Hungry

14/08/22

Roundabout at Summerhall, Edinburgh

As we take our seats at Roundabout, the heavens are threatening a deluge and the sound of thunder rumbles and reverberates overhead. It provides a suitably dramatic backing track for Hungry by Chris Bush, making its world premiere at Summerhall. This sharply written two-hander examines the relationship between Lori (Eleanor Sutton), a chef from a relatively privileged background, and Bex (Melissa Lowe), a waitress from the local estate. Their first meeting is fractious to say the least but, by the second, Lori is already trying hard to put the new worker at ease and endearingly failing to understand her sly sense of humour.

But it isn’t long before sparks begin to fly – and the two of them become lovers.

The ensuing relationship is told non-chronologically and veers between awkward early encounters to full-on adversarial squabbles, the two actors literally slamming metal food trollies at each other as the conflict builds. It’s perhaps only natural for Lori to want to offer her partner an upgrade in life, to try to encourage her to appreciate the difference between a mousse – sorry, a mousseline – and a ganache, even positing the idea of them running their own ‘soul food’ restaurant, together, but she doesn’t fully understand the implications of what she’s doing, nor the way her interventions make Bex feel.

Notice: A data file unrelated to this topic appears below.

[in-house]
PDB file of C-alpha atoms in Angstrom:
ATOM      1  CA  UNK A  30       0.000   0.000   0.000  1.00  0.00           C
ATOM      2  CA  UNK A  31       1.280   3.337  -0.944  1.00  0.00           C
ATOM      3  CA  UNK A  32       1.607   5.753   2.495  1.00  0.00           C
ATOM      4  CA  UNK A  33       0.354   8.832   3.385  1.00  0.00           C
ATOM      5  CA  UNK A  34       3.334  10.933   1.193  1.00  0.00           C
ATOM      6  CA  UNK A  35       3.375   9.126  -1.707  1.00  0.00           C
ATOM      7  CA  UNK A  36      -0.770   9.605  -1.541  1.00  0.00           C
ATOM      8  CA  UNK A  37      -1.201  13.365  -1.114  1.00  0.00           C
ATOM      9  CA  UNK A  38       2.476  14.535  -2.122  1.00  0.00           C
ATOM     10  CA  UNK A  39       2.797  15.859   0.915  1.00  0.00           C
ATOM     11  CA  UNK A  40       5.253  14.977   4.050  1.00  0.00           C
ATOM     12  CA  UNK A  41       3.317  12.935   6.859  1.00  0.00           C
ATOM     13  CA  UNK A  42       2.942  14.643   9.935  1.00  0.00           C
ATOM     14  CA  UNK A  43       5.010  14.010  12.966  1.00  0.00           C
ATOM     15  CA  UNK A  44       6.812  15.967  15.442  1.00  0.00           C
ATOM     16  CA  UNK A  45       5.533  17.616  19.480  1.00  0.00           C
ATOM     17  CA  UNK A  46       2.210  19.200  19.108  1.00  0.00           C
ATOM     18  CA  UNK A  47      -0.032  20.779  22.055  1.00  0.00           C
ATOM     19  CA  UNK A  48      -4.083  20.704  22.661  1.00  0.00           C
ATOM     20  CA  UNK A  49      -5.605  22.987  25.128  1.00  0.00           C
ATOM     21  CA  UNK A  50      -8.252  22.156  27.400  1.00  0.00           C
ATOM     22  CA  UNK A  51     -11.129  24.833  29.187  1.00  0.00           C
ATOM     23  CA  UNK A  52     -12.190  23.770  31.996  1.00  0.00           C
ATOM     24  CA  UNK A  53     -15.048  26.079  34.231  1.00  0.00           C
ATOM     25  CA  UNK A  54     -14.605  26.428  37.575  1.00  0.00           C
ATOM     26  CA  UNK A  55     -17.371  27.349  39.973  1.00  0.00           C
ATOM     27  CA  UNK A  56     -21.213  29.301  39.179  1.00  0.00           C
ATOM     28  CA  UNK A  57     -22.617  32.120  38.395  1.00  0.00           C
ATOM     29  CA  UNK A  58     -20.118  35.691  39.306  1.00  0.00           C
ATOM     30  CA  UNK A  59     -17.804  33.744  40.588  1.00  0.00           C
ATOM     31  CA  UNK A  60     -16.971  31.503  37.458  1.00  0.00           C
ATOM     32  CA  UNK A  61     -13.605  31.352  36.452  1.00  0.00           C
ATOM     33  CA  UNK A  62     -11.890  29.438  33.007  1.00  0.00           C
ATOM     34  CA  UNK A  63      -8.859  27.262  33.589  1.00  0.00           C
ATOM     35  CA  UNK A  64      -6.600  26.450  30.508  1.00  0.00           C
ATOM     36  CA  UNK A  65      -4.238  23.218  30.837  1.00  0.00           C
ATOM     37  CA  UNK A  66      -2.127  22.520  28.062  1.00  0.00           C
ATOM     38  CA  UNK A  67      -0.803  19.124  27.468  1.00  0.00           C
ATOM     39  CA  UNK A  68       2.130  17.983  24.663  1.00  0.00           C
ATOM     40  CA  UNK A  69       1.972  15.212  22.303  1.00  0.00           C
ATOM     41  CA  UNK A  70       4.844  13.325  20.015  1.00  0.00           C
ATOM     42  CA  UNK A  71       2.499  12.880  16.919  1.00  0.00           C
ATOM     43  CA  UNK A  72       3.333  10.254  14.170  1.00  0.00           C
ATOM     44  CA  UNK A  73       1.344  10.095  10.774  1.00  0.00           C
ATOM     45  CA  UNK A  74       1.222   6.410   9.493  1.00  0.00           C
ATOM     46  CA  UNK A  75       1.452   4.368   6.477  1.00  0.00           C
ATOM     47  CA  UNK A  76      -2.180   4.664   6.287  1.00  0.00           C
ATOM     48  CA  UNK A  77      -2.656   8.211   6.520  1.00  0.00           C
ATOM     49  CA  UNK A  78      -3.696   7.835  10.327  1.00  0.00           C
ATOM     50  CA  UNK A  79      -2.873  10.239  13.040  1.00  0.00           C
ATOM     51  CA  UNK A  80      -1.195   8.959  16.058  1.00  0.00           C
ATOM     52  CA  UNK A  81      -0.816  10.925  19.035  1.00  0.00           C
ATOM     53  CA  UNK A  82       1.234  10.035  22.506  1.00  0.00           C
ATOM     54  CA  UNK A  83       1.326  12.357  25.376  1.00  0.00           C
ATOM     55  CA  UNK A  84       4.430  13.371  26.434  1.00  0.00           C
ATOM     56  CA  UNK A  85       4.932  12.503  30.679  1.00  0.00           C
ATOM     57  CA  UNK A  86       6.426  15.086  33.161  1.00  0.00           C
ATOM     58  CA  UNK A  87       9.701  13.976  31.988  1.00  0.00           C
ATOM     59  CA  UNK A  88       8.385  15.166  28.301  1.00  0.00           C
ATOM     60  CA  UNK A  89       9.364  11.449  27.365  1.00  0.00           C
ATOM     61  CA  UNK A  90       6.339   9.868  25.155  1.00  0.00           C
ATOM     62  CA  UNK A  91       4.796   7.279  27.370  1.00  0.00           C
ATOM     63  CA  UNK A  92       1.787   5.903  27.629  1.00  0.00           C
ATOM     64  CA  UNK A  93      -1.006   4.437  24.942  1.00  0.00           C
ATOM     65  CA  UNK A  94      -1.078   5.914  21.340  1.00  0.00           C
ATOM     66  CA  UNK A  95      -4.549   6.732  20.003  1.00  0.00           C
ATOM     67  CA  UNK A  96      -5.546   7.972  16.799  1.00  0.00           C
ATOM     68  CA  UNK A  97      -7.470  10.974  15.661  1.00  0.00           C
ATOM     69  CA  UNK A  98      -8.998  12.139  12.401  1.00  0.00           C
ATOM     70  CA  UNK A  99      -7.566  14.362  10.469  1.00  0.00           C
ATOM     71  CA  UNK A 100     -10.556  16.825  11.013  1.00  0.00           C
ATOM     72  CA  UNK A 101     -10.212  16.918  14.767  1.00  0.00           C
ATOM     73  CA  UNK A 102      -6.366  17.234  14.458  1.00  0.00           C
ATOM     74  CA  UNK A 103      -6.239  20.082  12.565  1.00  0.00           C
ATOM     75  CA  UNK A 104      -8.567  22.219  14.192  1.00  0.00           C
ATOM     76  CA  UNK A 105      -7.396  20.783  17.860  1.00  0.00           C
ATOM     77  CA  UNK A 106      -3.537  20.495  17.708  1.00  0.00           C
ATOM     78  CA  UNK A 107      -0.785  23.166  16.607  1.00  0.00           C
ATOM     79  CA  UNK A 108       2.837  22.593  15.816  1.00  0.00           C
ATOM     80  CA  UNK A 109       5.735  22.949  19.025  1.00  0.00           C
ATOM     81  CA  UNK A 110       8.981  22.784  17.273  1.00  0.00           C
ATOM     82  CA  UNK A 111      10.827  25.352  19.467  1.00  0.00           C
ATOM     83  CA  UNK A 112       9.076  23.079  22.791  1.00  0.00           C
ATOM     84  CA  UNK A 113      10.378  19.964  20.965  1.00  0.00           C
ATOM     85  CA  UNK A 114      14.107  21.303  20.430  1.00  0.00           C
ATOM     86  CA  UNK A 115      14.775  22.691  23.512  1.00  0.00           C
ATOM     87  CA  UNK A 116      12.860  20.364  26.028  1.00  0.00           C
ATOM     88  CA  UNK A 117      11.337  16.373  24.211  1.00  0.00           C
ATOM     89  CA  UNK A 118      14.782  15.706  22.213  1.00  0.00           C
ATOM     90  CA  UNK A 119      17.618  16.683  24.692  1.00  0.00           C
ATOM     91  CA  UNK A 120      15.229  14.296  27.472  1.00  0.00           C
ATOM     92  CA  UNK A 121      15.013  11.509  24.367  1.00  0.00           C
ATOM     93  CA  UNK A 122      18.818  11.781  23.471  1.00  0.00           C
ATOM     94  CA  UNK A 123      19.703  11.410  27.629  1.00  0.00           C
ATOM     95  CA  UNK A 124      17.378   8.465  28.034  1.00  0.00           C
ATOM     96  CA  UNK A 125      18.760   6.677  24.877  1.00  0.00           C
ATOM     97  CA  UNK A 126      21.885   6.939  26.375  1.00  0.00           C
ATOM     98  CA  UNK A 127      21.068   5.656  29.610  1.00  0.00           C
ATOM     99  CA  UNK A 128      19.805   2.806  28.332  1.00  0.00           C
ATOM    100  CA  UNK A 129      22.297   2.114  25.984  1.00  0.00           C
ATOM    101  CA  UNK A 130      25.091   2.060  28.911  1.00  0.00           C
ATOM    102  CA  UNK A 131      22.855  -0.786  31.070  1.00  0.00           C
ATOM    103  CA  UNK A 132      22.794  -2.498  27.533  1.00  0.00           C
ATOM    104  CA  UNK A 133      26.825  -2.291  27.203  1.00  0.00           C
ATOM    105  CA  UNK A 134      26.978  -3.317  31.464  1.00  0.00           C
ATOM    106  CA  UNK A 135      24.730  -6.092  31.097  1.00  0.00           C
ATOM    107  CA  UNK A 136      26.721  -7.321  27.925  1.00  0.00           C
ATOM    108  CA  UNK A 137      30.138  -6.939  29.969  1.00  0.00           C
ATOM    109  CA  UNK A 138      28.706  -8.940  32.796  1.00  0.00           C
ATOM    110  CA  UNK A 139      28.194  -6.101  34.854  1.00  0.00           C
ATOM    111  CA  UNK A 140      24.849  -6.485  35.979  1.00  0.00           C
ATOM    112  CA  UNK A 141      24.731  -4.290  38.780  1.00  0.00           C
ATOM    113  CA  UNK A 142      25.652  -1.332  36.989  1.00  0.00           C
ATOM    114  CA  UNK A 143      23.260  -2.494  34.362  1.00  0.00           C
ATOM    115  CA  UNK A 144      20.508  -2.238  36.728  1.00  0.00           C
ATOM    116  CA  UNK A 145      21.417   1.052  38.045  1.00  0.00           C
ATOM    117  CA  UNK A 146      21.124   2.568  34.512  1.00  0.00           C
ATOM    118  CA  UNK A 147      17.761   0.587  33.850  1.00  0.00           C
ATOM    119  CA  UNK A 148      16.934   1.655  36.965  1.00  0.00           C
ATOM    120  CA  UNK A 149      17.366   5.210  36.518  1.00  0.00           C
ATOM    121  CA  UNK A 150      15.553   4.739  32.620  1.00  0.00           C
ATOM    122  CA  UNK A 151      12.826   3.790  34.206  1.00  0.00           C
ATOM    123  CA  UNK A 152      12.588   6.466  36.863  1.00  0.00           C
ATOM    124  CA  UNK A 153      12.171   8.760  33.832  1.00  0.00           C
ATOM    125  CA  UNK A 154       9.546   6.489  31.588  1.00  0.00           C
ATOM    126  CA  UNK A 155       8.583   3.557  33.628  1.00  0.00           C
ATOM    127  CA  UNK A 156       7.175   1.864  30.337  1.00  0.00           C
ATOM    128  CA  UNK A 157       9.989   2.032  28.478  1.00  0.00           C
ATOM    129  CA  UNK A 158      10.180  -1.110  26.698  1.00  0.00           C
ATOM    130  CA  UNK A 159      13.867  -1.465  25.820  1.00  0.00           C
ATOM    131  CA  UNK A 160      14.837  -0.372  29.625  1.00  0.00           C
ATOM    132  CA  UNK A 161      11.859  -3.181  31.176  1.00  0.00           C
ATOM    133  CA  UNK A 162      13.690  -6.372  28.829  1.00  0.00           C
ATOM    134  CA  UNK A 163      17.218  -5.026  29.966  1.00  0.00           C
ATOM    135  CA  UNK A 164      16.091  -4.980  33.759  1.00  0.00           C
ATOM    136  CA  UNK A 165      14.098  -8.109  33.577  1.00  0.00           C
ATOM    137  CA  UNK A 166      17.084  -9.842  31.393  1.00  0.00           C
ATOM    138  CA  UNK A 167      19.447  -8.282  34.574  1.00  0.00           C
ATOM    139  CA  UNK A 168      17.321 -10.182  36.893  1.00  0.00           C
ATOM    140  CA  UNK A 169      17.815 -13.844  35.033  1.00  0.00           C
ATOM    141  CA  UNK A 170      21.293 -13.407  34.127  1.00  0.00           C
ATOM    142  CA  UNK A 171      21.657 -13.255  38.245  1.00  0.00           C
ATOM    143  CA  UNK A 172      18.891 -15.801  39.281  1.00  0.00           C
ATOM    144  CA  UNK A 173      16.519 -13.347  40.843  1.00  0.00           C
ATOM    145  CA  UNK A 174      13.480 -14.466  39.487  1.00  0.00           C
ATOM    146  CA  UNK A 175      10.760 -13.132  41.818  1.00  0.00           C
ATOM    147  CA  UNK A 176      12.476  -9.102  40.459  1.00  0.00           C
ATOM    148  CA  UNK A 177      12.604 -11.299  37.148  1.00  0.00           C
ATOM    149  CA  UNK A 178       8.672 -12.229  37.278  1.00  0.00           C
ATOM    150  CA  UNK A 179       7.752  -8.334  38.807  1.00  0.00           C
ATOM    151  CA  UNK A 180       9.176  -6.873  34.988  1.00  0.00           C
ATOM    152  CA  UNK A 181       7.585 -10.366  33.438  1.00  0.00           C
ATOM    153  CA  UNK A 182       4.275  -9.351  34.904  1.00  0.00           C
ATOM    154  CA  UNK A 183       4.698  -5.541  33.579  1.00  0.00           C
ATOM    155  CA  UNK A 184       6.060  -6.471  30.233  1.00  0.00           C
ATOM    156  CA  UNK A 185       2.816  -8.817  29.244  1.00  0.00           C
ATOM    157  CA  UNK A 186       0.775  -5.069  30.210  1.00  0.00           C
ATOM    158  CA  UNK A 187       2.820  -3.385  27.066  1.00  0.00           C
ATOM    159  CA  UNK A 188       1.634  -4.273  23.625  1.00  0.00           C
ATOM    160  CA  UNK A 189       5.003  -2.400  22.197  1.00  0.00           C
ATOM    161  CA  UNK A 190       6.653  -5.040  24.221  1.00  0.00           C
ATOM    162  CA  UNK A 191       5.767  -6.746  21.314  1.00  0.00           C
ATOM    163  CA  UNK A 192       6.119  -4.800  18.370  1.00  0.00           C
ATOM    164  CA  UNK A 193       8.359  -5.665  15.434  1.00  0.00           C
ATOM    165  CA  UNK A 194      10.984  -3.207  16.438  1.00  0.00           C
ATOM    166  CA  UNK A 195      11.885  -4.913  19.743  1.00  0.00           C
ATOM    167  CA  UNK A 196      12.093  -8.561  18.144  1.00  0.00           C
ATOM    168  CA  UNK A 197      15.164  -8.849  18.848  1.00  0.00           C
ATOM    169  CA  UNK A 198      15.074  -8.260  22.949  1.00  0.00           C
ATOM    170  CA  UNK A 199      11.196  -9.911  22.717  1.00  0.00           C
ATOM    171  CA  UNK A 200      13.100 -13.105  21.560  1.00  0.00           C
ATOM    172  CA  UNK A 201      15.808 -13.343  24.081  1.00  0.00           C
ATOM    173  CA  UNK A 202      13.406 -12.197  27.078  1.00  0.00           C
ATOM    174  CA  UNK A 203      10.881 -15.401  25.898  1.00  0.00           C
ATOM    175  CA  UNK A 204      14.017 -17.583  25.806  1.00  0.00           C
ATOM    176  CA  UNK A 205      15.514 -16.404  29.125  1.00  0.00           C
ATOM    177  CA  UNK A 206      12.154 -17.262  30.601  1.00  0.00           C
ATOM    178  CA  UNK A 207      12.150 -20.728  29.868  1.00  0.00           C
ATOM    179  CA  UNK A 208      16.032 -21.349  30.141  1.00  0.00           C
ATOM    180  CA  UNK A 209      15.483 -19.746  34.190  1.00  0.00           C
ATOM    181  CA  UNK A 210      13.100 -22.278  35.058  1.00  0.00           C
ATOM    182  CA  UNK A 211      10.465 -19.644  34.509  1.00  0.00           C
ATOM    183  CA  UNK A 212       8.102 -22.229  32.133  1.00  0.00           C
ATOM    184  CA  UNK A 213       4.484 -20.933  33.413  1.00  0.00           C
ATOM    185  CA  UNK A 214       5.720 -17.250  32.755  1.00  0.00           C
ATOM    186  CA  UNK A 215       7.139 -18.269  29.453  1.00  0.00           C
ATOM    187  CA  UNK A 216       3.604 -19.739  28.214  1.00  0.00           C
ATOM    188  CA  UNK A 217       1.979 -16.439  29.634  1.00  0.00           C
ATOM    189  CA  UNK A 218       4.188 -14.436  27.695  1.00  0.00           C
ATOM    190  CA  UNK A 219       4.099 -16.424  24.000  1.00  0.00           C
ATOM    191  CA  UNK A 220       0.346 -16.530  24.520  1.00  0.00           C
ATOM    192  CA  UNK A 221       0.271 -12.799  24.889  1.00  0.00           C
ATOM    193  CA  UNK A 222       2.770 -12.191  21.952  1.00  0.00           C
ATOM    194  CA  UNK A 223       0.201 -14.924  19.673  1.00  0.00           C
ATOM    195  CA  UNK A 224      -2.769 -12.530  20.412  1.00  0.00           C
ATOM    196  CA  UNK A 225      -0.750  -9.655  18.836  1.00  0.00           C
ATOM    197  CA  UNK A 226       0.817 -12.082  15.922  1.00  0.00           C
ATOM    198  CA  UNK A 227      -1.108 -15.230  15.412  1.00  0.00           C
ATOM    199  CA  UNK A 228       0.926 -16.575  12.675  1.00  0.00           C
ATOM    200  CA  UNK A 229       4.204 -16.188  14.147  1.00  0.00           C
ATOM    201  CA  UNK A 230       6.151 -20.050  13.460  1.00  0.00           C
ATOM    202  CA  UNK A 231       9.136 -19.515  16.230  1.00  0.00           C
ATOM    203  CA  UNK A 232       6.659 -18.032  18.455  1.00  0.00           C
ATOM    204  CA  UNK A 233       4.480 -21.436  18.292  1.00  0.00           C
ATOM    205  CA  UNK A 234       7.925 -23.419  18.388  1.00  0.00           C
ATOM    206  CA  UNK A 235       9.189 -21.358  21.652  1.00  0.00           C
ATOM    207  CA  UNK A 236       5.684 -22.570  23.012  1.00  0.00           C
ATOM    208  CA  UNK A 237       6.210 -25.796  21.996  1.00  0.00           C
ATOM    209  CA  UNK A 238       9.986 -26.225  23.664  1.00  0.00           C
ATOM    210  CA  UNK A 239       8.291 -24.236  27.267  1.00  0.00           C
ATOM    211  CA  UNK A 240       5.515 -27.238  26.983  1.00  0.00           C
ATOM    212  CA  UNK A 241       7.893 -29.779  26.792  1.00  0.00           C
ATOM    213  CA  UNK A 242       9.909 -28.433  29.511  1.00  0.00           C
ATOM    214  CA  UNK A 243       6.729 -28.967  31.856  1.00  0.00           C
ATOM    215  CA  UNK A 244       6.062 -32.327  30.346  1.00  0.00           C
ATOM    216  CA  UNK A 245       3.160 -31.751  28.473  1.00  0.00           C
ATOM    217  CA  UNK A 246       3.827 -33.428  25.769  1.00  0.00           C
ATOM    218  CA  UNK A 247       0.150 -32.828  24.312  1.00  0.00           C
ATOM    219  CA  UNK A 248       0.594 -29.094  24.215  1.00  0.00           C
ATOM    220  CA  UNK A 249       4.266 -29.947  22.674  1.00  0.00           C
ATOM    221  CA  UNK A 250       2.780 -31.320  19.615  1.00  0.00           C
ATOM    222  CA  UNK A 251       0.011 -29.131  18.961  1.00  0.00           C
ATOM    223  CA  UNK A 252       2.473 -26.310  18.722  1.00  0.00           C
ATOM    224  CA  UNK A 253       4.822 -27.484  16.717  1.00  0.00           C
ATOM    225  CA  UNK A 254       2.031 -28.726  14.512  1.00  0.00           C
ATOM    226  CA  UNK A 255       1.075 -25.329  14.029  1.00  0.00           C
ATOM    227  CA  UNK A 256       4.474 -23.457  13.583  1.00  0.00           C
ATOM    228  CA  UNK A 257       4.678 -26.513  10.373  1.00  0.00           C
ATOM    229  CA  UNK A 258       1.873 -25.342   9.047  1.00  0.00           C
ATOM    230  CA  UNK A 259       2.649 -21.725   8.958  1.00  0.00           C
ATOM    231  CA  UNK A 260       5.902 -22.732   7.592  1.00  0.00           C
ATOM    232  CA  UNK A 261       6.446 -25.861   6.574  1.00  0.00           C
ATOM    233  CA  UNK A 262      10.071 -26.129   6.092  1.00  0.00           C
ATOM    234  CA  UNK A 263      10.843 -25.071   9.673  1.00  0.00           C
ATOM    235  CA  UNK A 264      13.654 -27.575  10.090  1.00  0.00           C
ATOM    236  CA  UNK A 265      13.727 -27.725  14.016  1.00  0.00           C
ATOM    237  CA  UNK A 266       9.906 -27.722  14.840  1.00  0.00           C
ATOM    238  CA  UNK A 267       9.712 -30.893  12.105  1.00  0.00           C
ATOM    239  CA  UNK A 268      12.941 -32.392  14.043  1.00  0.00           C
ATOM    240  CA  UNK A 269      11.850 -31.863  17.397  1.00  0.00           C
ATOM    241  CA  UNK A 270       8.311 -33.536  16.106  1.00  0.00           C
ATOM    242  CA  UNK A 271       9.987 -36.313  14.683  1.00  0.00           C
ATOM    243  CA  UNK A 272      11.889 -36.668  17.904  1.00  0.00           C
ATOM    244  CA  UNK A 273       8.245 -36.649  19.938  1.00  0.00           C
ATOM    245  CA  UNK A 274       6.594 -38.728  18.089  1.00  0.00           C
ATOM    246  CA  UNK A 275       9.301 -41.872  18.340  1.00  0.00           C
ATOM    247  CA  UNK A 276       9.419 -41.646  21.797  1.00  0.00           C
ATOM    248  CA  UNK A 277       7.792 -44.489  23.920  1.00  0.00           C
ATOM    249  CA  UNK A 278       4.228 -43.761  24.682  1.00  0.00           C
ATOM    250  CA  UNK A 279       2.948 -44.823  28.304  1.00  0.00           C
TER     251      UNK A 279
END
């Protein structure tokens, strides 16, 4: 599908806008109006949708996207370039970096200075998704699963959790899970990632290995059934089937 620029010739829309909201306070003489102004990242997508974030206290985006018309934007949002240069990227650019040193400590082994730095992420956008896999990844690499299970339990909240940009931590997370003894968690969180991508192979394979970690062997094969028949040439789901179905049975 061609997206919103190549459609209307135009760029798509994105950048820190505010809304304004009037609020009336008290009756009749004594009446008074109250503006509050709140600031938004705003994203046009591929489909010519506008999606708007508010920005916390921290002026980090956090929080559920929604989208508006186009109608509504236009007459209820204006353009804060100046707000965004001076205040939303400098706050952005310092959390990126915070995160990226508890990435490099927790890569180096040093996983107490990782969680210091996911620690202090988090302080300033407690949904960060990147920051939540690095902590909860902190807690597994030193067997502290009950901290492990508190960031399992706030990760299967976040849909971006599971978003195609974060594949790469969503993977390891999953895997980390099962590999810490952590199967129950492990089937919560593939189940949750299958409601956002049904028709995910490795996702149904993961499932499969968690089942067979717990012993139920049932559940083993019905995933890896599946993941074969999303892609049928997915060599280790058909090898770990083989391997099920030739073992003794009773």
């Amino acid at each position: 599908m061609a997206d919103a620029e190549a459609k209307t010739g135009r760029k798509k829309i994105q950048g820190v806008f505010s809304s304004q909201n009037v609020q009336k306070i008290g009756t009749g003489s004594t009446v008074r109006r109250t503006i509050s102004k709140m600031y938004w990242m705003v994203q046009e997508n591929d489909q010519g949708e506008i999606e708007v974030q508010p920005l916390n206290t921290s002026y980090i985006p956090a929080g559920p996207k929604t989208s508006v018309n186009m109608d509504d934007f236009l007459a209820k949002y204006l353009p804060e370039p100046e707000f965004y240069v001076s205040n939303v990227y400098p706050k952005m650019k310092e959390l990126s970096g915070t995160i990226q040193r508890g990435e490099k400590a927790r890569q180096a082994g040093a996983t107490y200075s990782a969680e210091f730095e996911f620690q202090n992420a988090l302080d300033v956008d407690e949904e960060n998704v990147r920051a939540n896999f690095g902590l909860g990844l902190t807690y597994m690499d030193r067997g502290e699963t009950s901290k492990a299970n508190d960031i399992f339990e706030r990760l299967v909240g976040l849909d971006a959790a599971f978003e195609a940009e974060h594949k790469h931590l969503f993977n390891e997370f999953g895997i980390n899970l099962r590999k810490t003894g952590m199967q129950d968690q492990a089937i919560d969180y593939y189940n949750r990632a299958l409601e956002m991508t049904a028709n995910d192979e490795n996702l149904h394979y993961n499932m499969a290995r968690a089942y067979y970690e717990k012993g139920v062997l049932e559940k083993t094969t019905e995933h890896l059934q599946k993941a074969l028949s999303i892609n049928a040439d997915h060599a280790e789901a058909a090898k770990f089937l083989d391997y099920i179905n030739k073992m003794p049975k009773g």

When Bex’s mother dies Lori tries to muscle in on the catering arrangements and matters inevitably come to a head.

This is a cleverly observed exploration of both class and race, brilliantly written and superbly acted by Sutton and Lowe, who make their characters entirely believable. Director Katie Posner keeps everything stripped back and simple – there’s no need for the distractions of actors miming the acts of ‘eating’ or ‘drinking,’ they are free to circle each other, interacting, exchanging pithy remarks and occasionally kicking off. It’s only in the play’s final scenes that any actual food appears and, when it does, this sudden move into hyper-realism – and the fact that we can actually smell it cooking – amplifies its seductive nature.

Hungry is a class act, so assured that, even amidst the host of treasures on offer at this year’s Roundabout, it dazzles like a precious gem. The standing ovation from the crowd is heartfelt and utterly well-deserved. If you’ve a taste for challenging drama, this is a show you mustn’t miss.

5 stars

Philip Caveney

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